Traditional sales techniques have always concentrated on closing the sale. Once the sale was complete, there was no further reason to engage with the customer until you had another product to sell. Until a few years ago, software solutions were sold the same way.
Software as a Service (SaaS) and other emerging subscription services changed everything. Marketing and sales must now adapt to a new landscape. One practice in particular has created new challenges; that of offering services using a building block approach. How does a company successfully renew a customer at a higher price as more modules, storage capacity, and users are added?
On-Premise vs. Service Based Sales
Traditional on-premise software sales were based on selling software based on features and benefits. You found a prospect’s pain point and matched the features of your software to the pain points of the customer. Typically, the up-front cost was higher but it was justified by the lower, ongoing costs of ownership.
One of the attractions of service-based sales such as SaaS is the low barrier to entry and low cost to implement and use. Therefore, the SaaS renewal sale must be based on the value the solution brought to the customer in the past. Part of learning to measure value requires a look back at how the solution has performed and then comparing it to how well the customer performed those tasks before the solution was available.
Offering Value through Engagement & Measuring Success
If you want customers to renew at a higher price you must show them that you have provided much more value than just the cost savings of using a subscription service. One way to do that is through customer engagement.
Engage with your customers just as much, or more, after they sign up for your service as you did when you were selling to them. In fact, according to the 90/10 Rule: “If a...user doesn’t become loyal within 90 days of being provisioned, then there is only a 10% chance that they ever will.”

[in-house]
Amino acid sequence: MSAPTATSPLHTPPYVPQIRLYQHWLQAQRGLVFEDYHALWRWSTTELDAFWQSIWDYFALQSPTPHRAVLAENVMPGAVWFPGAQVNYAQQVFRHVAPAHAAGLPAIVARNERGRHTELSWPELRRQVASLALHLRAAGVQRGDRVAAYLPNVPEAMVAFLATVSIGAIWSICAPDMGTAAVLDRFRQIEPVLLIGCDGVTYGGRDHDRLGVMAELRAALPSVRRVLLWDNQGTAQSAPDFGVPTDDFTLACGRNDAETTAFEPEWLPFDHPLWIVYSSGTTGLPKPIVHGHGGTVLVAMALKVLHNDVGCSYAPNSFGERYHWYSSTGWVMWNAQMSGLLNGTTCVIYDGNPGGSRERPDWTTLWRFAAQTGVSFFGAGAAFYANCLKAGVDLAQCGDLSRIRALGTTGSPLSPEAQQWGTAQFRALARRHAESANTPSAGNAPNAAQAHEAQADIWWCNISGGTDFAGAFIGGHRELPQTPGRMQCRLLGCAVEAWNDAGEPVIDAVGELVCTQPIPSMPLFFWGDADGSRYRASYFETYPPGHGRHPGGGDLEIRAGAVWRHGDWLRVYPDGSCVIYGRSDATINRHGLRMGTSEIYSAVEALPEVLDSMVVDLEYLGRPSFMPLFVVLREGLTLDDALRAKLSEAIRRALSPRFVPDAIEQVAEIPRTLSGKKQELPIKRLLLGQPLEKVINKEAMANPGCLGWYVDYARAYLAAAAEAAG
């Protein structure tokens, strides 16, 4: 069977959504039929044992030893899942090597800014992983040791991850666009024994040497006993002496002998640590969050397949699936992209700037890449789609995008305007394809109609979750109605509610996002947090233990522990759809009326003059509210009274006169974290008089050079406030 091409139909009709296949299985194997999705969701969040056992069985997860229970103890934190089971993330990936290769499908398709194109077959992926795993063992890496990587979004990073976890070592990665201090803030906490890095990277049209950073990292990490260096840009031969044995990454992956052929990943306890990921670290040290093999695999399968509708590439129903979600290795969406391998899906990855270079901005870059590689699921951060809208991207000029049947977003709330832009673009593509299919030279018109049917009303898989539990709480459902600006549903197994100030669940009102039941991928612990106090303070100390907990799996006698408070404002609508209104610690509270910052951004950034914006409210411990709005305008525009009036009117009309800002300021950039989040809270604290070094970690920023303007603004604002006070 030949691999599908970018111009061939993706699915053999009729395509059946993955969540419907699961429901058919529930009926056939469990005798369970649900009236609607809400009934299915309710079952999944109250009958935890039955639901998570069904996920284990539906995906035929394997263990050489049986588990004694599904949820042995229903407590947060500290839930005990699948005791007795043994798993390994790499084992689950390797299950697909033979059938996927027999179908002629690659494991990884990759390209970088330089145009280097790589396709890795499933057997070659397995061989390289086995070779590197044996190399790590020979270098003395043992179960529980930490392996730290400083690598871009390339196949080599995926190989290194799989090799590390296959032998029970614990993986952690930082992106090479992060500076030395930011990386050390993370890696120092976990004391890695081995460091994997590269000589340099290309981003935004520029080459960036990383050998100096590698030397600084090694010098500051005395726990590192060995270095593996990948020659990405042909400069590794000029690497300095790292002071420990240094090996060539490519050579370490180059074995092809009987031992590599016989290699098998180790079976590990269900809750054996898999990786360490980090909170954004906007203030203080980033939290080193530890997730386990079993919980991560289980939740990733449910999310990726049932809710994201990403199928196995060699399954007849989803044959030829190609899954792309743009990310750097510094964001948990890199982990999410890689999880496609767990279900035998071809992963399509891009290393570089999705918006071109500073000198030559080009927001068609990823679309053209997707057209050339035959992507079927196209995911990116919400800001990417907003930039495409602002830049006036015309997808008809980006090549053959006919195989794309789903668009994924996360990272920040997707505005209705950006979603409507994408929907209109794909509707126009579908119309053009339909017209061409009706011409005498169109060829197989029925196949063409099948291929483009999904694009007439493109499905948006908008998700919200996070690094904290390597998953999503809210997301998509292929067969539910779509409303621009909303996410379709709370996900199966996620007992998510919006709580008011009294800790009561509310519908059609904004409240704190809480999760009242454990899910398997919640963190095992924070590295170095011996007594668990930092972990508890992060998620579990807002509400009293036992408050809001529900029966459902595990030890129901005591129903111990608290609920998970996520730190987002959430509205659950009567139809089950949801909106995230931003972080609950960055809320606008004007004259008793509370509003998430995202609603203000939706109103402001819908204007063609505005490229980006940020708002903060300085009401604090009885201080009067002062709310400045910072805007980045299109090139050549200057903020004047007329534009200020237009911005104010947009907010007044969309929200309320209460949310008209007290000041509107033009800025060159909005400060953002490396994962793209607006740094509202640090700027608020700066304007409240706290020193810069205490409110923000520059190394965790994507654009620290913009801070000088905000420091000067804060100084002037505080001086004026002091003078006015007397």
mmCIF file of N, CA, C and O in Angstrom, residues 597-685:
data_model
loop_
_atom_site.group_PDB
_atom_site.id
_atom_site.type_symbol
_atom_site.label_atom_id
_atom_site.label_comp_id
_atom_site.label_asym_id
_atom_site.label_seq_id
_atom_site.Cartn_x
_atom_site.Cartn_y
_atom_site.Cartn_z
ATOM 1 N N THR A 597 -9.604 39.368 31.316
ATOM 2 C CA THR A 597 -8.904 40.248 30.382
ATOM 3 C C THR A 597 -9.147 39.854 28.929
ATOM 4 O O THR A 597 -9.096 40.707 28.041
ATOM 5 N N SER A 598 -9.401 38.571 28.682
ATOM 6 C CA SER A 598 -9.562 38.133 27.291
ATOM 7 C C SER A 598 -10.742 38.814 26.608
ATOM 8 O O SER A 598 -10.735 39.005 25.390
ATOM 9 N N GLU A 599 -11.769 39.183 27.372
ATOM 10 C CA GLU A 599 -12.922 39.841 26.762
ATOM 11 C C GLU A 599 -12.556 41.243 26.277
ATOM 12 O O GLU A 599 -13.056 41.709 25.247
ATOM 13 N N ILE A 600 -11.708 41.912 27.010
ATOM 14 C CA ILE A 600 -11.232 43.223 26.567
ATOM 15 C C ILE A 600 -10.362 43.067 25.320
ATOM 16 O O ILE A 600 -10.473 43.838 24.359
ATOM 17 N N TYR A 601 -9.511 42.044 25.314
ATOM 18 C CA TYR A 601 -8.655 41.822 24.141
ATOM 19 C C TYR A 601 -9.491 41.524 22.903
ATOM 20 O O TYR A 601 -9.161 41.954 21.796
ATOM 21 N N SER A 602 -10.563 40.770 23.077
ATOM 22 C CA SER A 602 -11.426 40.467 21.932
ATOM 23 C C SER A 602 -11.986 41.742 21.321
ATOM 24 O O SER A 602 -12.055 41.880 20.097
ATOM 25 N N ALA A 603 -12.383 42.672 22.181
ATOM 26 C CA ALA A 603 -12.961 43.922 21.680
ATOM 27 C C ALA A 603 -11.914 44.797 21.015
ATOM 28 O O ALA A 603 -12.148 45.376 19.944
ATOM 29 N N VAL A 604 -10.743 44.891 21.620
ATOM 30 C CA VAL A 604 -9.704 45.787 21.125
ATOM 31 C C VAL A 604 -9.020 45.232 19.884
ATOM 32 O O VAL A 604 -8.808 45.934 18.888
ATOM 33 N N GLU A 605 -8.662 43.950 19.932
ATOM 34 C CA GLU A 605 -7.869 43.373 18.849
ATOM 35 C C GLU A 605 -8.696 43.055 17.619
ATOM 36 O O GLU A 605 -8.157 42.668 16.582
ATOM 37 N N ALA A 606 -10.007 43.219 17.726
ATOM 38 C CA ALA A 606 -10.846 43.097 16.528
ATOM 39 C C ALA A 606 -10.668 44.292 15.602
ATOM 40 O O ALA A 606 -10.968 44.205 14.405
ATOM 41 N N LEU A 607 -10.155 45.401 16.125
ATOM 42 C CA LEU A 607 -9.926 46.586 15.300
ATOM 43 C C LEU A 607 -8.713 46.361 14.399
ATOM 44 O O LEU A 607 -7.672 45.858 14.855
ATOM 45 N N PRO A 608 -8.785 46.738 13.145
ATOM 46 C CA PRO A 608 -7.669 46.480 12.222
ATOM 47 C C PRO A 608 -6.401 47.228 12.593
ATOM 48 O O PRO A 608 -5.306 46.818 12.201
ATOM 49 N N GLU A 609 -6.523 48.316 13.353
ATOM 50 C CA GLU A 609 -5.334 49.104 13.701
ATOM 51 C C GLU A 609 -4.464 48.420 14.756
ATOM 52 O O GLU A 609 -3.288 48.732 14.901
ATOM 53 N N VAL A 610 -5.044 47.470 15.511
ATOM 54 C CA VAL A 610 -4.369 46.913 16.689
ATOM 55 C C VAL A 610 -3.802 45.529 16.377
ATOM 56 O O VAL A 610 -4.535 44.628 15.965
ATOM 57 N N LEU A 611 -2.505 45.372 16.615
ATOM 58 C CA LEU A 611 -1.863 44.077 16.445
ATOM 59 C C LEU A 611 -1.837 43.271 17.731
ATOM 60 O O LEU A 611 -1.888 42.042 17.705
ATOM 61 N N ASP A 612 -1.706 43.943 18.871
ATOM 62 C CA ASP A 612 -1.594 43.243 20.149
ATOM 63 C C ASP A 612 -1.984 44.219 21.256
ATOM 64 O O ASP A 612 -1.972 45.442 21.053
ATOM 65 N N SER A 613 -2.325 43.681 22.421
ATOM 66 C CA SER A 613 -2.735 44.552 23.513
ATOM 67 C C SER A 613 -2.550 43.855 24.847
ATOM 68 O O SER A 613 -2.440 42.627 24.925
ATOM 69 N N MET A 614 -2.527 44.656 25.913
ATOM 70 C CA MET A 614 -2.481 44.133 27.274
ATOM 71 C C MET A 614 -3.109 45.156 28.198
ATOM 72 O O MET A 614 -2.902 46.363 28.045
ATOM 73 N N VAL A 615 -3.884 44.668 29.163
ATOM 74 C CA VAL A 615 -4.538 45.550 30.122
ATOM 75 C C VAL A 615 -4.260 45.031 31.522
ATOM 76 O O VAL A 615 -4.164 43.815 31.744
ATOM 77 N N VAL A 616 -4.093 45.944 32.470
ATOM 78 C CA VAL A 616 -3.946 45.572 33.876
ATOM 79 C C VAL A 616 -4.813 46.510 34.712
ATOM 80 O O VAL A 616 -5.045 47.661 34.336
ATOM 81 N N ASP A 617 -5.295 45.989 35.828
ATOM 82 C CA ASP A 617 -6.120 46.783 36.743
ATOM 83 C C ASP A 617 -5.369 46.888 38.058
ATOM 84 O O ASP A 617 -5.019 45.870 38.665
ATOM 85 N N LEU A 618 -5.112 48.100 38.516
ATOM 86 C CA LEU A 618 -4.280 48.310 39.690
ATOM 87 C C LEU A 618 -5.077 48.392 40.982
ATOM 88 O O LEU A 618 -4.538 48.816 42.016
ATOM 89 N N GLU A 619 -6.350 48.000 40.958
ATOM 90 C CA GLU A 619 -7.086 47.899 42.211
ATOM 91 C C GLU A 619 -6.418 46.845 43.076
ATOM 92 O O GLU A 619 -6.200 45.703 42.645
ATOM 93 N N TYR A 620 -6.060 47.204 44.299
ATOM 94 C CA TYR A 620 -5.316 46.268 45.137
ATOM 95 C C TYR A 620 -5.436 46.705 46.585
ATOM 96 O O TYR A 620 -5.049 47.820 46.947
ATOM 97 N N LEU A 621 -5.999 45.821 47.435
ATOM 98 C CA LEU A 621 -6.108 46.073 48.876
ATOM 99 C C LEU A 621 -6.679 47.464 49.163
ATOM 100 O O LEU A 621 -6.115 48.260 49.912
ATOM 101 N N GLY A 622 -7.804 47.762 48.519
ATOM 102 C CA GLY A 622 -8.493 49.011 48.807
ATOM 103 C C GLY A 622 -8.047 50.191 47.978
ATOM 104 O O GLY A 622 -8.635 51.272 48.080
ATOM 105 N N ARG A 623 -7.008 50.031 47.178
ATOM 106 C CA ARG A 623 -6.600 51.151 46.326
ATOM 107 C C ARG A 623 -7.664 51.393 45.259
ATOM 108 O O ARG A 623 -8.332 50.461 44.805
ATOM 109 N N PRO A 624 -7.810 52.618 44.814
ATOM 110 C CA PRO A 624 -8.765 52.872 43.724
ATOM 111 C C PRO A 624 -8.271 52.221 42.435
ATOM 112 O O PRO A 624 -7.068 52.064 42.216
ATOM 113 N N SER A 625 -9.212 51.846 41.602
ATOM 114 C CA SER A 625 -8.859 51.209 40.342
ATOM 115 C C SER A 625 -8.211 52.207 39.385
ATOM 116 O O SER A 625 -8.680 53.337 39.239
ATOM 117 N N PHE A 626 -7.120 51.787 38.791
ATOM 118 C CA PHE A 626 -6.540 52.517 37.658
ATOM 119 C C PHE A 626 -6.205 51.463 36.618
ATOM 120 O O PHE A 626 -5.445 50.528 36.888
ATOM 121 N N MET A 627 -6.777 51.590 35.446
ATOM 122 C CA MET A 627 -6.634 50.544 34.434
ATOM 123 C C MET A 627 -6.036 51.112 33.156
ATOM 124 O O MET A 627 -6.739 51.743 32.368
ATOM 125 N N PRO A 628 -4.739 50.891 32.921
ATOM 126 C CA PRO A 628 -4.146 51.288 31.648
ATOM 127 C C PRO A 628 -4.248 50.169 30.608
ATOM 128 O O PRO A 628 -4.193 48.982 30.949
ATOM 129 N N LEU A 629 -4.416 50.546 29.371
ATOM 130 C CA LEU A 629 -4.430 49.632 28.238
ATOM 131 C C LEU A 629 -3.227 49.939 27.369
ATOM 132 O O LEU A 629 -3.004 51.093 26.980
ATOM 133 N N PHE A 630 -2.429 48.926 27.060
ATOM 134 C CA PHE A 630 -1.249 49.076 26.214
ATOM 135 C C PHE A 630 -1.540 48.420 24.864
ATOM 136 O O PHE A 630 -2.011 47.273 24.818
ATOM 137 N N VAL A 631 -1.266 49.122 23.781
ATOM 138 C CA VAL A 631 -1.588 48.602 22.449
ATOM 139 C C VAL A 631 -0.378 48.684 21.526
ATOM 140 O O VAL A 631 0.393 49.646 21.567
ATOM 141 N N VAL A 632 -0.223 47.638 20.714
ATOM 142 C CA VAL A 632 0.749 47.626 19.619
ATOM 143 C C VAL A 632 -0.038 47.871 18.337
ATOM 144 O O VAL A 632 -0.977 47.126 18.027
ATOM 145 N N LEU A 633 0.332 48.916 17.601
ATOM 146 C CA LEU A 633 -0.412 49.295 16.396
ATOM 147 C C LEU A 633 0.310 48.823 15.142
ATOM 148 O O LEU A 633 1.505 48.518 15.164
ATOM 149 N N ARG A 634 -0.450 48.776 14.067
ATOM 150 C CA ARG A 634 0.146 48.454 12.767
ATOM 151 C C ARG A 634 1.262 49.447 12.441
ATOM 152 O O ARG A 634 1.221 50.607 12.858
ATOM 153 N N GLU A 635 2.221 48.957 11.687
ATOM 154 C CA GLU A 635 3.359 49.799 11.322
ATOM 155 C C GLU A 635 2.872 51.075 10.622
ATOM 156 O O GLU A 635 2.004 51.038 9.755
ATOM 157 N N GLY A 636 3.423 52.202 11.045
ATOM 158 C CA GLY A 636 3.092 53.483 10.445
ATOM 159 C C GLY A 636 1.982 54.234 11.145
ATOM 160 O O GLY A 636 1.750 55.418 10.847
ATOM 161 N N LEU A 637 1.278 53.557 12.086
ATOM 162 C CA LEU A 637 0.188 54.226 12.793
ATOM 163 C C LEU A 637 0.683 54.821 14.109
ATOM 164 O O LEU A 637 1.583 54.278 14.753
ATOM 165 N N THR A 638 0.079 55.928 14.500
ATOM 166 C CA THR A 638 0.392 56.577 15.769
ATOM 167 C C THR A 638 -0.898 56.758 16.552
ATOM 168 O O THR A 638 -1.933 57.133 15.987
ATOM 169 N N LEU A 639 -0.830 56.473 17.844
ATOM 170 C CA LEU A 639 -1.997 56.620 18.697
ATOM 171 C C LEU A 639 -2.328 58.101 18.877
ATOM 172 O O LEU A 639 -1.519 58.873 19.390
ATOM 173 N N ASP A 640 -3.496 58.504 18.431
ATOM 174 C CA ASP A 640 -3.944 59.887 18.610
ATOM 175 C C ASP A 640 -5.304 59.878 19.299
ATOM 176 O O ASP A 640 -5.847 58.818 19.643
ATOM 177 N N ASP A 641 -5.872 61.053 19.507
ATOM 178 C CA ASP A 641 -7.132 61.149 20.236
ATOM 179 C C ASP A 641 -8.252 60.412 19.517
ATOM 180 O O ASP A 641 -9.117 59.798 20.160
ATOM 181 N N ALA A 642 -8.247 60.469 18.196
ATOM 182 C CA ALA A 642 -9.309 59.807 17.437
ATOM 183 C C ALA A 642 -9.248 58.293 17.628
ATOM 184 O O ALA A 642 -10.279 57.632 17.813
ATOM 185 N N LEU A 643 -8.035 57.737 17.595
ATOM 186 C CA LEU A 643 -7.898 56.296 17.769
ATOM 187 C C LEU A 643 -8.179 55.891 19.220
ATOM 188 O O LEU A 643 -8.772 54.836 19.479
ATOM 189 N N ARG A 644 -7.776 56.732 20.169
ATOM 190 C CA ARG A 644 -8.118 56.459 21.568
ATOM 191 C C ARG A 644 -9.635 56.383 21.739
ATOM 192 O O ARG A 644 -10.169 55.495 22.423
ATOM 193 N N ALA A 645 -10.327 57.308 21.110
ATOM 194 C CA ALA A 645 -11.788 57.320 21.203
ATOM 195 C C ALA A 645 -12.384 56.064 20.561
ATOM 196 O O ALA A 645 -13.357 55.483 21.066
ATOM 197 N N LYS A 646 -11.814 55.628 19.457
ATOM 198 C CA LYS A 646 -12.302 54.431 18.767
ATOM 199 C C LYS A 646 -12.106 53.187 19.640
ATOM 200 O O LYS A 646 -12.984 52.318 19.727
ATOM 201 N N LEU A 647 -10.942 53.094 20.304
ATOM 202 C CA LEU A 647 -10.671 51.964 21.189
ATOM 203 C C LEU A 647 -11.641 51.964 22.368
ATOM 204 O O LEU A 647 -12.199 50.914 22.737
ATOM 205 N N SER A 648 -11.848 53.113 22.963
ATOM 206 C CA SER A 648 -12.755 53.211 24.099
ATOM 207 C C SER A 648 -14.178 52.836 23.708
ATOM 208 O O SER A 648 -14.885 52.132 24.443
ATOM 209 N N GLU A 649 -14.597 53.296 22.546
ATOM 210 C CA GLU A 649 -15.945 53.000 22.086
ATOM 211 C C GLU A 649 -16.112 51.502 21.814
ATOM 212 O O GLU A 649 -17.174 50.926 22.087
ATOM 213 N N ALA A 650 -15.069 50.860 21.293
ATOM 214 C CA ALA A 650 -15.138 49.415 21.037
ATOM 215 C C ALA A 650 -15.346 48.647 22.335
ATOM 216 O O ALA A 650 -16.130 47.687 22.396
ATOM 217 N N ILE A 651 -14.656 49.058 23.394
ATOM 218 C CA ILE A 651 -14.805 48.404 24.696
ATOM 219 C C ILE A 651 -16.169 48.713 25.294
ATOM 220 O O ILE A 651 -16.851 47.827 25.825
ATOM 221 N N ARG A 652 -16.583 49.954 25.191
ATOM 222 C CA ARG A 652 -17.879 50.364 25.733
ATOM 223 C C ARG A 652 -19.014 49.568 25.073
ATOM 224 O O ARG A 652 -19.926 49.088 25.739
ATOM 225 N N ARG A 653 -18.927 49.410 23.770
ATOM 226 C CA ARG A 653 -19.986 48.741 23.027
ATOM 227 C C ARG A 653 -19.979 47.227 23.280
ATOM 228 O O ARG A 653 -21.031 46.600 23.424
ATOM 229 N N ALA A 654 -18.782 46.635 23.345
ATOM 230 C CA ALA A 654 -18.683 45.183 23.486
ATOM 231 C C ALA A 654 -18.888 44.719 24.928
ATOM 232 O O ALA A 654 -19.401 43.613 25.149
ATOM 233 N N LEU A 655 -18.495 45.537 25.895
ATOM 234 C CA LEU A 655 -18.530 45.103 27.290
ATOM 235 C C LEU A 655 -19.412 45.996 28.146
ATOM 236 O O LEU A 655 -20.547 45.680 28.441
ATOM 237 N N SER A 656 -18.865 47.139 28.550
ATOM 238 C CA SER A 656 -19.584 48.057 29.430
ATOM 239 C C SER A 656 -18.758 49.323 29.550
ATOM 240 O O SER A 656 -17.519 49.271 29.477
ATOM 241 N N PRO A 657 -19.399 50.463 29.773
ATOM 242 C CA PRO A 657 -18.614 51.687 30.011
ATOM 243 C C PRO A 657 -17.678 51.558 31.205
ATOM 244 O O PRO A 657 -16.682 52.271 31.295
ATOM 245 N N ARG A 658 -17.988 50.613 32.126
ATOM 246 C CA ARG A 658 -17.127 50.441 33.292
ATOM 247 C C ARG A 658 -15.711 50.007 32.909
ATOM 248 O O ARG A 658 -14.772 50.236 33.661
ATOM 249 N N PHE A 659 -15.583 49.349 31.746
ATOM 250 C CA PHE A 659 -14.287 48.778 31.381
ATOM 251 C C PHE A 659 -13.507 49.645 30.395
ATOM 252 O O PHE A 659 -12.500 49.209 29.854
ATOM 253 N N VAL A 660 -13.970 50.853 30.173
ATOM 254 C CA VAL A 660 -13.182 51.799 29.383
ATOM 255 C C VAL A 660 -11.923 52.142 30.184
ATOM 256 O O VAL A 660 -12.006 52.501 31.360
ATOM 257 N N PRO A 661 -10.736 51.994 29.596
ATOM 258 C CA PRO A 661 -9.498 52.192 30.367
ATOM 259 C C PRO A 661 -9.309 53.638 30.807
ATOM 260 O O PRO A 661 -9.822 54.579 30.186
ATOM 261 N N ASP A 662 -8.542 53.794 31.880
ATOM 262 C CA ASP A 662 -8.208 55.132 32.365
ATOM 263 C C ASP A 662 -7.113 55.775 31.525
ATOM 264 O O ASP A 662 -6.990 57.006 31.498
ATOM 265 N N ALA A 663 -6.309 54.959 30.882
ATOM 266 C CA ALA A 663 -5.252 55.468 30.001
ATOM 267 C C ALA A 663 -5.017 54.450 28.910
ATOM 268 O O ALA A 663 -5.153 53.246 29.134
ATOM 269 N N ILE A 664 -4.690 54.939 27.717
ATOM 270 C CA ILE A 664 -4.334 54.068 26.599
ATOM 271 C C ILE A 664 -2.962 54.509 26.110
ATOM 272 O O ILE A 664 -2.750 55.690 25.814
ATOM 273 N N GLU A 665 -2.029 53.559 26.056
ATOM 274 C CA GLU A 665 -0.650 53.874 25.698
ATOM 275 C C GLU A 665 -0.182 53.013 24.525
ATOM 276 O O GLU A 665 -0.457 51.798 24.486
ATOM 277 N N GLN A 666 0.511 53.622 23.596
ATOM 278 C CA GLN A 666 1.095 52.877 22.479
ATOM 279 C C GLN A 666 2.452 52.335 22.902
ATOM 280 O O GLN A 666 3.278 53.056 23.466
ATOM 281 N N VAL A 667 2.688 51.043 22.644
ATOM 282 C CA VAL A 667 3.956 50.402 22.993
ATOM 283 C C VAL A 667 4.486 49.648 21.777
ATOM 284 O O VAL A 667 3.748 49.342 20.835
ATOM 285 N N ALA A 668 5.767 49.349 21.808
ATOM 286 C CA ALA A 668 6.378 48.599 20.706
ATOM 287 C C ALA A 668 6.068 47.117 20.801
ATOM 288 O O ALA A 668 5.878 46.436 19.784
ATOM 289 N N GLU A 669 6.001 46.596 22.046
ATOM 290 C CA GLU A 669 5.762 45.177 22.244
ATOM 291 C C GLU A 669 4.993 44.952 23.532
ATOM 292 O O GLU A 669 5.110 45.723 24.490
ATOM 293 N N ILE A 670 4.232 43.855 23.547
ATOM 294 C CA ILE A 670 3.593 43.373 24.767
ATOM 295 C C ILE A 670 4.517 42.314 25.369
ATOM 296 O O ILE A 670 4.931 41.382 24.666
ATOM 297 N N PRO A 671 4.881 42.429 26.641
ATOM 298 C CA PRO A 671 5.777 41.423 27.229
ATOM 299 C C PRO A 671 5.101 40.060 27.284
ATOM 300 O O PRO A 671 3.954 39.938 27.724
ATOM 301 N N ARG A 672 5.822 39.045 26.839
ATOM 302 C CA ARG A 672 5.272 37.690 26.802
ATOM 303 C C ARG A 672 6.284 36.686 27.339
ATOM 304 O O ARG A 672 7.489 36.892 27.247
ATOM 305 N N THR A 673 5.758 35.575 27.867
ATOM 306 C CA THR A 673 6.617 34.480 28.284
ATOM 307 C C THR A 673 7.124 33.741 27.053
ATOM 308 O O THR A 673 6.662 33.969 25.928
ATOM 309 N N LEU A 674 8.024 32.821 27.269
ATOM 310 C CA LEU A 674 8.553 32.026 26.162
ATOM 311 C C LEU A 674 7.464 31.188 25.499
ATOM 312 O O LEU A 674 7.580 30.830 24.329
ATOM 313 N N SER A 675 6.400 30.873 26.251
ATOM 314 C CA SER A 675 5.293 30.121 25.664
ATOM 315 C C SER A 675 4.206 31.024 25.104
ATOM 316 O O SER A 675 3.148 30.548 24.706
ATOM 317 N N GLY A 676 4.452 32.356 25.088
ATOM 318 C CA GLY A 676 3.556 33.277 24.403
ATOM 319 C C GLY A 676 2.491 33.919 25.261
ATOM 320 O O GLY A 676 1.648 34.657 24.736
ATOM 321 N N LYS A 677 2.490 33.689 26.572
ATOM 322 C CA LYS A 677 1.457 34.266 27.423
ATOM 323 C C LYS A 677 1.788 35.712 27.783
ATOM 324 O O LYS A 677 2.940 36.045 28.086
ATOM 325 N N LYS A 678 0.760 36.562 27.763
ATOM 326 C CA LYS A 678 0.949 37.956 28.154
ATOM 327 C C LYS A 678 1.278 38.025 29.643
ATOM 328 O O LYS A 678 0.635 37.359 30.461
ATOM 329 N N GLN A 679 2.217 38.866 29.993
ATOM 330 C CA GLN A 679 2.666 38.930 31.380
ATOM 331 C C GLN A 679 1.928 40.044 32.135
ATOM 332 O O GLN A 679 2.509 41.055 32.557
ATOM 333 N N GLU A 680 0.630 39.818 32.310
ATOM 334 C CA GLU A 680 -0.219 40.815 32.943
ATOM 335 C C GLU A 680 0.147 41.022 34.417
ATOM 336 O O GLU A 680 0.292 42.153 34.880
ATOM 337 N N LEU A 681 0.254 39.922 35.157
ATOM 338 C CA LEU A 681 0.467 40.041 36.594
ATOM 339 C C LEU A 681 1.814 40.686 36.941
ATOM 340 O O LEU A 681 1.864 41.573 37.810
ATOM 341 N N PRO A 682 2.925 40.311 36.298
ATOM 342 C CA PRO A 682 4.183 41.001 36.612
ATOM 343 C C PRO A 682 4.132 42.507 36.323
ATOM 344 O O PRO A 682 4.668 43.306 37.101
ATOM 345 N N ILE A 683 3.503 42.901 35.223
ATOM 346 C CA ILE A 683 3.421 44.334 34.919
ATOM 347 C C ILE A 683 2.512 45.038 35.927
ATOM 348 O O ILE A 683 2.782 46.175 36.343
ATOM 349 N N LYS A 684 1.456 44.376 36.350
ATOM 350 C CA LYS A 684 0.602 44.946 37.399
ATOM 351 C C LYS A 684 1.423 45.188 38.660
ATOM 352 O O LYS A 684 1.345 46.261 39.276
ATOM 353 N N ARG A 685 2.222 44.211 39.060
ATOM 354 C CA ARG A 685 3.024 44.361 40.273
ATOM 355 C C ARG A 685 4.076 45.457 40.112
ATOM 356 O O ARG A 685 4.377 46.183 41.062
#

With subscription services like SaaS there is plenty of opportunity to deepen your relationships in order to promote loyalty and retention. From the moment your customers sign up, you should be communicating clearly and often about how they can receive more value from your offering. This includes what value they are missing by not leveraging the entire solution, but also how you can support them with:
- Implementation assistance
- Technical support
- Automatic updates
Don’t spam your customers, become the helpful presence that makes the service even better. When it comes time to renew, you will have a solid foundation to justify a higher renewal price.
Helping Your Customer Realize the Value of Your Service
Customer retention is about more than the renewal cost, which means you need to help your customer assess and measure value you have brought in terms of additional revenues and cost savings. Bring together everything you have provided the customer during their first term of service, from technical support to automatic upgrades, to help them visualize how much more your service is worth.
Ideally, this assessment is something you have put together before meeting with your customer. You can use baselines from previous customers or a generic baseline, but the closer you can be to the customer’s specific situation, the more convincing your information will be.
ROI Selling has plans in the works to provide a new value realization tool to let you calculate the value you’ve created in the past. You can get a head start by giving your customers so much value that it will be obvious and a price hike will not be an unpleasant surprise. At the end of the day, value is what drives customer retention. Measuring that value will provide you with a solid tool to reduce churn and cost-effectively run your business.